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Emergency medical vehicle collisions (EMVCs) occurring during initia response and with patient transport have been a long-standing problem for emergency medical services (EMS) systems. Experience suggests “wake-effect” collision occur as a result of an EMS vehicle's transit, but do not involve the emergency medical vehicle (EMV). Substantiating the existence and magnitude of wake-effect collisions may have major implications regarding the manner of EMV response.
Paramedics will report that wake-effect collisions do occur and that the occur more frequently than do EMVCs.
Design: Survey analysis. Participants: Thirty paramedics employed by the Salt Lake City (Utah) Fire Department and 45 paramedics employed by Salt Lake County Fire Department. Geographic Area: Service area has population of 650,000 and is urban, suburban, and rural. Measurements: The survey consisted of three openended questions concerning years on the job, EMVCs, and wake-effect collisions. Analysis: The mean value for the number of EMVCs and wake-effect EMVCs, along with the 0.95 confidence intervals (0.95 CI) were determined.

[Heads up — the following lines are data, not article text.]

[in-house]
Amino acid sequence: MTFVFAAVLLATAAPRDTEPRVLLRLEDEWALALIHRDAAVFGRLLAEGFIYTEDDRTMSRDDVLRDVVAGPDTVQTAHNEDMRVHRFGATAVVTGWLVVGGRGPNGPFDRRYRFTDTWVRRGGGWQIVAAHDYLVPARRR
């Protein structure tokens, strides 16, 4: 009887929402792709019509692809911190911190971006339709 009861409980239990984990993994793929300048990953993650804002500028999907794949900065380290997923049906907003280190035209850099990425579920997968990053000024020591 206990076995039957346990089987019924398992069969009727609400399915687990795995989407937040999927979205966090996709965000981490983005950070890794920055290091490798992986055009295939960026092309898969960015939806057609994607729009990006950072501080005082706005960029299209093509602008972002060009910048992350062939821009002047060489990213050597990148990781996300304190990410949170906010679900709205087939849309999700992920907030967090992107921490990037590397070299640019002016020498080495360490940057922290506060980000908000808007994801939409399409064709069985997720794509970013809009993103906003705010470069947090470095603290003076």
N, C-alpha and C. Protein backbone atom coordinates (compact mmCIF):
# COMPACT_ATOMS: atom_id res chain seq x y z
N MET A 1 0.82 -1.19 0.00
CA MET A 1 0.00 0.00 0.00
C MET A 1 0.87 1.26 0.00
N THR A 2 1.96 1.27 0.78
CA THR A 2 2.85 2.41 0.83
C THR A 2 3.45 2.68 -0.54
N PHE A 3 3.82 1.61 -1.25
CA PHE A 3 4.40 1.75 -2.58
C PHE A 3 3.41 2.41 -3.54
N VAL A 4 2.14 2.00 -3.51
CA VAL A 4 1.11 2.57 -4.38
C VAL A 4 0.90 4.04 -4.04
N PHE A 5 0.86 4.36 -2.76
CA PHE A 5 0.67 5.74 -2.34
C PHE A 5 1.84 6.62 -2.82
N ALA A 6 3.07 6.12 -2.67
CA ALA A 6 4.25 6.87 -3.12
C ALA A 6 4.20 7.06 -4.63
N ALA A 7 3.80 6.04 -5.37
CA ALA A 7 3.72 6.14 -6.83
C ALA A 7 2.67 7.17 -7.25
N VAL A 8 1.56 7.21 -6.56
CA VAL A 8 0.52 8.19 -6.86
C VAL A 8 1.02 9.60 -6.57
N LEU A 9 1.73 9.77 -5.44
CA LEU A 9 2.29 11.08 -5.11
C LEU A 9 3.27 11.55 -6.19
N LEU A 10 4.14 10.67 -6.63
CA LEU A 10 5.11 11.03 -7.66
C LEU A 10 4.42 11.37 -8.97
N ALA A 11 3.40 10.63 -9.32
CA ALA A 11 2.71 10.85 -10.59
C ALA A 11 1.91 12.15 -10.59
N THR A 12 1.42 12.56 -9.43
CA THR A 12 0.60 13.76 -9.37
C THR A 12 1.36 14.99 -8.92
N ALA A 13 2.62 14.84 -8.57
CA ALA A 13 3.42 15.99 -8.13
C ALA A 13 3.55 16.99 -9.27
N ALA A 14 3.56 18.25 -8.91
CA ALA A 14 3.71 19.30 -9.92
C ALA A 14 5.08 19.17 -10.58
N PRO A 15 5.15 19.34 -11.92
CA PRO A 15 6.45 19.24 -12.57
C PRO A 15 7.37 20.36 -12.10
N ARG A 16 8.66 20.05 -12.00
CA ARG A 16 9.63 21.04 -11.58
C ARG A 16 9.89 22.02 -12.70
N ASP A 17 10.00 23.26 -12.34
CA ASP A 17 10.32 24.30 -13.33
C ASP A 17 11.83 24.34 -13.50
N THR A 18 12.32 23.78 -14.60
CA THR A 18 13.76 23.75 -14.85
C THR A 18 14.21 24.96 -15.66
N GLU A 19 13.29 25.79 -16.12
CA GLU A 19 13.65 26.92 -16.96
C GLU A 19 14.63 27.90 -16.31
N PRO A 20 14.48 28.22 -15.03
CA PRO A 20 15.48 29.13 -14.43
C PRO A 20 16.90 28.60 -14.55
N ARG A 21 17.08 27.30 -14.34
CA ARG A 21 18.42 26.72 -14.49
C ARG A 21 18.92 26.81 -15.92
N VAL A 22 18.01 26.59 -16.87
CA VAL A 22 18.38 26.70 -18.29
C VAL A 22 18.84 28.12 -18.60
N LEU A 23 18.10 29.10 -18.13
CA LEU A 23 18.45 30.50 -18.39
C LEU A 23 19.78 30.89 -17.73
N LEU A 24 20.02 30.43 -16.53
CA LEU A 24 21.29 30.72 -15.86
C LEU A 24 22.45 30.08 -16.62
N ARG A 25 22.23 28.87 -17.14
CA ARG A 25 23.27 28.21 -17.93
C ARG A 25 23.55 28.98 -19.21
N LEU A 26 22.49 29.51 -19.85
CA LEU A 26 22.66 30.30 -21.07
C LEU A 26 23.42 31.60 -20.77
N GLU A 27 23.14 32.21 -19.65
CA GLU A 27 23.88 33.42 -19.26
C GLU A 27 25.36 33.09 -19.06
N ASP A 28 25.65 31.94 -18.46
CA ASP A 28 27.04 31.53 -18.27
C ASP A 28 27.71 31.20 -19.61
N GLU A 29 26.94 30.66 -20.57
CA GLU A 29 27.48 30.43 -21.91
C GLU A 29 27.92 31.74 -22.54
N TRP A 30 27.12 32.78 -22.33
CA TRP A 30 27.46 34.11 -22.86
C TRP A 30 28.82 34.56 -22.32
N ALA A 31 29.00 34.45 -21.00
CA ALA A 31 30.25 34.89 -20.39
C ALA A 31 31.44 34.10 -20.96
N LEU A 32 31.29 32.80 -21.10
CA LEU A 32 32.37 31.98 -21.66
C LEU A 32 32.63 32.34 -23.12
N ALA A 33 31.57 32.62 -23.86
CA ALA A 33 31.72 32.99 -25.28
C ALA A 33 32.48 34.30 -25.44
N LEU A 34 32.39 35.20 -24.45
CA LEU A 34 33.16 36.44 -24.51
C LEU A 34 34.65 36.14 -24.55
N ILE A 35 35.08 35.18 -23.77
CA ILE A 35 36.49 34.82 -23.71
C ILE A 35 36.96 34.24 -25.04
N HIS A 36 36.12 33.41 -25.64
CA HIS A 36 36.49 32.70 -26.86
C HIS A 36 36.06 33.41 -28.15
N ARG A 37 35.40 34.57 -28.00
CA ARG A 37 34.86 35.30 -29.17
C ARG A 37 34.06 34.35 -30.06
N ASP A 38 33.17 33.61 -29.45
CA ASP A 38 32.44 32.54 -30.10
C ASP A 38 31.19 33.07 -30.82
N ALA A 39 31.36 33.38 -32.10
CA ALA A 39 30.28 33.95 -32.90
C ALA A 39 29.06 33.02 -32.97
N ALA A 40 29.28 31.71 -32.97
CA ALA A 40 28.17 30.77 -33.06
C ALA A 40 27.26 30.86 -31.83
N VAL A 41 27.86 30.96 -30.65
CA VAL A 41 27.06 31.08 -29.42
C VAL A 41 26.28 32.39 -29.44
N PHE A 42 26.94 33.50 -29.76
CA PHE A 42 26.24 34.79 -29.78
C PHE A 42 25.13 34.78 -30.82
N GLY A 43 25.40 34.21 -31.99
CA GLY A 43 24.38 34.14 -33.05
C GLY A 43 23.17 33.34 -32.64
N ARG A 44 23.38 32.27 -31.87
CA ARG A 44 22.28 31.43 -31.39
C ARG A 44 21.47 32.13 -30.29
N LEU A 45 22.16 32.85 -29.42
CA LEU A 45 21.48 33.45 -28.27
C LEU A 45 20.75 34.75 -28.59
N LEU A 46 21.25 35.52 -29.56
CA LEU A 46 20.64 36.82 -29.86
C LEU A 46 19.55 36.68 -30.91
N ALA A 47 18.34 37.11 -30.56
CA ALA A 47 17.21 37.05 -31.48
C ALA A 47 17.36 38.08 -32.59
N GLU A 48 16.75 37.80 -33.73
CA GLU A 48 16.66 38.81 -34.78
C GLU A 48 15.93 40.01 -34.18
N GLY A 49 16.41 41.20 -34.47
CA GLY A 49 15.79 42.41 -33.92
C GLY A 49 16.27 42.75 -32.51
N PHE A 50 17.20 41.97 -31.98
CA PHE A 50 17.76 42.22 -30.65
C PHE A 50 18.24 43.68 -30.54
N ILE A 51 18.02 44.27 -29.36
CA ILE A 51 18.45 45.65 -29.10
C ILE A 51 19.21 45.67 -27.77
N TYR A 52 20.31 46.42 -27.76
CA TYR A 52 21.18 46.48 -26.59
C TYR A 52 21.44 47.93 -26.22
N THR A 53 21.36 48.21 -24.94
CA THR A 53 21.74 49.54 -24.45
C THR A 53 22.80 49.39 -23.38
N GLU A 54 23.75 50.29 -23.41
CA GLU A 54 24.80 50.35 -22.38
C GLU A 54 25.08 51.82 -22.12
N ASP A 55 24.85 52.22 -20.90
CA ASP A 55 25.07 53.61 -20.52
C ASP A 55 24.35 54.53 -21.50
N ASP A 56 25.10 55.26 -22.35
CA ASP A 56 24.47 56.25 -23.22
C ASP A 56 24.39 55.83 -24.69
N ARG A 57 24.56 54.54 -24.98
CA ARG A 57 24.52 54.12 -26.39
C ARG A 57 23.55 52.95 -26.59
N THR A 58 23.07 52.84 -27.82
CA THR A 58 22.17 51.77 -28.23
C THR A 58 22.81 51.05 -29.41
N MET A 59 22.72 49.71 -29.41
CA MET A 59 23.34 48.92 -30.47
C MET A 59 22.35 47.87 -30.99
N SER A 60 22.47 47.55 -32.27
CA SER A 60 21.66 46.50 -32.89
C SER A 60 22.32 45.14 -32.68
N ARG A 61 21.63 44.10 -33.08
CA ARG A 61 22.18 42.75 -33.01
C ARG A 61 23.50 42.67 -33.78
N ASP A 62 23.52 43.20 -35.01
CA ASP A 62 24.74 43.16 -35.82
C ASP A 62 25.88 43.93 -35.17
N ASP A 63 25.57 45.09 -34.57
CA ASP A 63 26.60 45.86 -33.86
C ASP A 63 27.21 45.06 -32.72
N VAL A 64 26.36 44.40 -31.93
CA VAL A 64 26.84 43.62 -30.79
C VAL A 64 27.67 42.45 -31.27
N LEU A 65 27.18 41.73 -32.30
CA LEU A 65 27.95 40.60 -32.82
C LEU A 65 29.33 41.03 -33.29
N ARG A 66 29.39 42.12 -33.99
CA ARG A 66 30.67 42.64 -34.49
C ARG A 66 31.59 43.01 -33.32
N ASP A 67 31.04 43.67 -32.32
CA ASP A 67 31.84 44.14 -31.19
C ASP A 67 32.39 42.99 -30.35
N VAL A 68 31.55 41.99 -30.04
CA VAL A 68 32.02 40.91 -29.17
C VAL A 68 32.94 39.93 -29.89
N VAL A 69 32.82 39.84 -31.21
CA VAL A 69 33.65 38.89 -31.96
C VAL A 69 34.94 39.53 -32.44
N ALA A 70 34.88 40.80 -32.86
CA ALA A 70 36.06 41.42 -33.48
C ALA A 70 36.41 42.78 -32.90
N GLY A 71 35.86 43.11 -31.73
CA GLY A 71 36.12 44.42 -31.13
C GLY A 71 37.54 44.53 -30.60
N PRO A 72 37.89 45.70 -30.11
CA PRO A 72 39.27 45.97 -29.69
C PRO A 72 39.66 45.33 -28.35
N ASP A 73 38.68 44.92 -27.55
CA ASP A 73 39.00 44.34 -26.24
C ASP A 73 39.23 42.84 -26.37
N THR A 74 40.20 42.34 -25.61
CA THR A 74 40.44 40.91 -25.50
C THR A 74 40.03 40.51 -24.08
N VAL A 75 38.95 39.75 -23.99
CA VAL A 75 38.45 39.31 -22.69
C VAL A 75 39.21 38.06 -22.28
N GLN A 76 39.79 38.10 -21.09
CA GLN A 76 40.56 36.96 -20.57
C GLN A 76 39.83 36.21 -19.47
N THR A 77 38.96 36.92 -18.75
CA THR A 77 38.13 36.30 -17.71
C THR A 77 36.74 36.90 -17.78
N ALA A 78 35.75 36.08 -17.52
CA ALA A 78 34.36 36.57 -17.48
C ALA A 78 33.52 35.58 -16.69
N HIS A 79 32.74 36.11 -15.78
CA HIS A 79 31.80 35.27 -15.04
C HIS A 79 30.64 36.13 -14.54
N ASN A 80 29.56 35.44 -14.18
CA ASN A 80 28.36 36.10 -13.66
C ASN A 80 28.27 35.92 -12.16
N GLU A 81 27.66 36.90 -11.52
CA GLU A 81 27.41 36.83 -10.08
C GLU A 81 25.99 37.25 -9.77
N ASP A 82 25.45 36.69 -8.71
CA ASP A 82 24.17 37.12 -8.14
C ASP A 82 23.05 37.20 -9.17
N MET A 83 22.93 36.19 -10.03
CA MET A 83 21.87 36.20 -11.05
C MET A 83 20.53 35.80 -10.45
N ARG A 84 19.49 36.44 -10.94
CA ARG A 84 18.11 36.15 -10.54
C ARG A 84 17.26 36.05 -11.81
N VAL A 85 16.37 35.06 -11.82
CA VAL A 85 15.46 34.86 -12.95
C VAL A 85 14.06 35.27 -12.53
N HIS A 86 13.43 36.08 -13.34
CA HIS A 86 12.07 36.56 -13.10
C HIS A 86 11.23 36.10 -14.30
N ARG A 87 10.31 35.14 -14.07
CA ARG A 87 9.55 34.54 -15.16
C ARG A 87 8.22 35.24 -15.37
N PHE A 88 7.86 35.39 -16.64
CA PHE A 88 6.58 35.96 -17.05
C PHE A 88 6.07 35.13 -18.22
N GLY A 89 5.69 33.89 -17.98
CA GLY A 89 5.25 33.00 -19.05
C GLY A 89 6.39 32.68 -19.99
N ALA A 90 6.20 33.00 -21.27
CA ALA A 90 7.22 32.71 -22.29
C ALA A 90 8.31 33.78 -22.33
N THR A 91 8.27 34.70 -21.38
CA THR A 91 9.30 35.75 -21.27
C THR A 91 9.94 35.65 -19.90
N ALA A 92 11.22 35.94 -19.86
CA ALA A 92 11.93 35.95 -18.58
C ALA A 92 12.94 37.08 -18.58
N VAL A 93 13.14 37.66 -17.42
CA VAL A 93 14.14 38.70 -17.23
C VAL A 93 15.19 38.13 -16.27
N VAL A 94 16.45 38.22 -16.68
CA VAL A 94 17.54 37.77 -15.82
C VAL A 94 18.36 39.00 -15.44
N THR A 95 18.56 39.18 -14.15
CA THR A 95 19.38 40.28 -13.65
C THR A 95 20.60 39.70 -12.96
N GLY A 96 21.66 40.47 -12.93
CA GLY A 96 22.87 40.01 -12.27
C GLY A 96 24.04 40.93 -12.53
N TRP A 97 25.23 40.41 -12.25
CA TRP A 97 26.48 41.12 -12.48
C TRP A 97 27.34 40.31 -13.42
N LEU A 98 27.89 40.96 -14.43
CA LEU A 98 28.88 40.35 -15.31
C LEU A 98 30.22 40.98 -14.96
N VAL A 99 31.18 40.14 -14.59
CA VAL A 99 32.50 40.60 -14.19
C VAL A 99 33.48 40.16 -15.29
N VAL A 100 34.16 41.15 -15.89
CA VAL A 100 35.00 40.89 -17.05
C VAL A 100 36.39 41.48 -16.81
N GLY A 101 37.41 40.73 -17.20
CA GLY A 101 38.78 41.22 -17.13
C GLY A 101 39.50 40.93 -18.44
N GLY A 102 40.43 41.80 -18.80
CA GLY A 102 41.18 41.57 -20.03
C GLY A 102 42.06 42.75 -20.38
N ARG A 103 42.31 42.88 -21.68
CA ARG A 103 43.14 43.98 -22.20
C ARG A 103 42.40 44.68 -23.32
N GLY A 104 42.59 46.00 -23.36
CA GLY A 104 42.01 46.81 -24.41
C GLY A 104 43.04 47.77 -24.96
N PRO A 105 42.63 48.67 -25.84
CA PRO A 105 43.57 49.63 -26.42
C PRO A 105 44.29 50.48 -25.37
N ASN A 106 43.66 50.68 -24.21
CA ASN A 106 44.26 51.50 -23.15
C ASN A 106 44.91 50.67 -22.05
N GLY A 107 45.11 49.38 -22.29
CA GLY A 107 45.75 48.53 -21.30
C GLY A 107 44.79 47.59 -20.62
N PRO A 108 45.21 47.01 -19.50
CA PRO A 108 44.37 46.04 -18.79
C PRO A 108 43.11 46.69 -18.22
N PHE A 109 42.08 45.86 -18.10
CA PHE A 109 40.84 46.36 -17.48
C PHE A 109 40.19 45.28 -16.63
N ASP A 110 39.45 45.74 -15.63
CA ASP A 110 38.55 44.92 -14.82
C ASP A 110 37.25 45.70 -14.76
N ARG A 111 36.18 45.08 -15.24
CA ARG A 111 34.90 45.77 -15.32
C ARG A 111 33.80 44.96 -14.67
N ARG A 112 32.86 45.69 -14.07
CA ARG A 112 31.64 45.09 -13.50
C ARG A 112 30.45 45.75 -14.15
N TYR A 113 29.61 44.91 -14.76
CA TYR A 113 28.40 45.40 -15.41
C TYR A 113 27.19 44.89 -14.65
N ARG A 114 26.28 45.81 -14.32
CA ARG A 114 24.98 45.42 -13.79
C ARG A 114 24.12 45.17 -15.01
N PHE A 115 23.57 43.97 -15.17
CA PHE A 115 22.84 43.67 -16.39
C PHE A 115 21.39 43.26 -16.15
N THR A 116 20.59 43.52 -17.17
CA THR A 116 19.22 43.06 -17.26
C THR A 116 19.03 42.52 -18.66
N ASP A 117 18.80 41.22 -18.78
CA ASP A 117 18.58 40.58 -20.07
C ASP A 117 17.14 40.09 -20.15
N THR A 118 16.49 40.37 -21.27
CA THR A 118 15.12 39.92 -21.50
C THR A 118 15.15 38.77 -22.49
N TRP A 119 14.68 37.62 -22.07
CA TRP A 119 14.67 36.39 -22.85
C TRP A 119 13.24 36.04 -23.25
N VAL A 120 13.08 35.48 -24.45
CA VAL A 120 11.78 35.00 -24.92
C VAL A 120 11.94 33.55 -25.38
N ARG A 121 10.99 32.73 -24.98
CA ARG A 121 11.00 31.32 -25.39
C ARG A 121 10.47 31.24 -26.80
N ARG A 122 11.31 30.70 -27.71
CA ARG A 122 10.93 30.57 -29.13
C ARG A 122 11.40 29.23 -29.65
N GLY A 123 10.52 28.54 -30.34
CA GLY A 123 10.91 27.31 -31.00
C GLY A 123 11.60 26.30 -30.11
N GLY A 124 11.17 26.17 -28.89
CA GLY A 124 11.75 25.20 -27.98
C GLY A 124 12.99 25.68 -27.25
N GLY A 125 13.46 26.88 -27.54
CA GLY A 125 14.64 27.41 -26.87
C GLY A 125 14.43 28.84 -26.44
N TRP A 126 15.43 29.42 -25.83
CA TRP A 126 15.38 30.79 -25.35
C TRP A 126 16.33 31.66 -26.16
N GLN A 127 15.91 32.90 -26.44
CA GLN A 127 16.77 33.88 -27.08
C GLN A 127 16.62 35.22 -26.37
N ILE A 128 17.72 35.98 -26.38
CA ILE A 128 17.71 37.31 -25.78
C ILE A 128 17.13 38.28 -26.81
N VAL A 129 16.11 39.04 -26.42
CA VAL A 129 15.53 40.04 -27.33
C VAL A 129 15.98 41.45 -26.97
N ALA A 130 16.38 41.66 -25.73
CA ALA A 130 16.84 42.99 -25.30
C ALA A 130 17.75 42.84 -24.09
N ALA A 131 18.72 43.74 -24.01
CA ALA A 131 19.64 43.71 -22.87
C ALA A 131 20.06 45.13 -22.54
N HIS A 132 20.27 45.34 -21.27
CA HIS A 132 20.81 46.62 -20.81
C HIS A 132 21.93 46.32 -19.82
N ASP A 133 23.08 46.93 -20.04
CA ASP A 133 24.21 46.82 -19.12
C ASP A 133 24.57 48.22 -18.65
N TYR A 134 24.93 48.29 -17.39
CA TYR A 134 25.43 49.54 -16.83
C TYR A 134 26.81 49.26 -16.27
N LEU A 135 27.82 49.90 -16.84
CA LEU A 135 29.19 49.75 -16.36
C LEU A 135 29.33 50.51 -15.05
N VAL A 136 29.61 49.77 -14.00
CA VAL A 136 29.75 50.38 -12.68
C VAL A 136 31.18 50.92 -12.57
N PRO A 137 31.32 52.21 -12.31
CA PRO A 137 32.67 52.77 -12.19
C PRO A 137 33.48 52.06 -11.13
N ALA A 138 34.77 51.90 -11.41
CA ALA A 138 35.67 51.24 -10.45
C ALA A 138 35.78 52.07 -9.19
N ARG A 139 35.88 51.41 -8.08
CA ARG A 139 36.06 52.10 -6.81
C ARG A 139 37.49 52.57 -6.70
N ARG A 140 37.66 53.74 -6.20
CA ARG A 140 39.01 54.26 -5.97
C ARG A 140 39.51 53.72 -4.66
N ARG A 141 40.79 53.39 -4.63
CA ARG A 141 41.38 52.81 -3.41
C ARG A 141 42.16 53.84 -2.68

Seventy-three surveys were analyzed. Sixty EMVCs and 255 wake-effect collisions were reported. Overall, the mea value for the number EMVCs per respondent was 0.82 (0.60–1.05) and for wake-effect collisions 3.49 (2.42–4.55). The mean values for EMVC's for each service were 0.86 (0.50–1.38); 0.80 (0.50–11.0). For wake-effect collisions the mean values were 4.59 (2.83–6.35); and 2.76 (1.46–4.06) respectively.
This study suggests that the wake-effect collision is real and may occur with greater frequency than do EMVCs. Significant limitations of this study are recall bias and misclassiftcation bias. Future studies are needed to define more precisely wake-effect collision prevalence and the resulting “cost” in regards to injury and vehicle/property damage.
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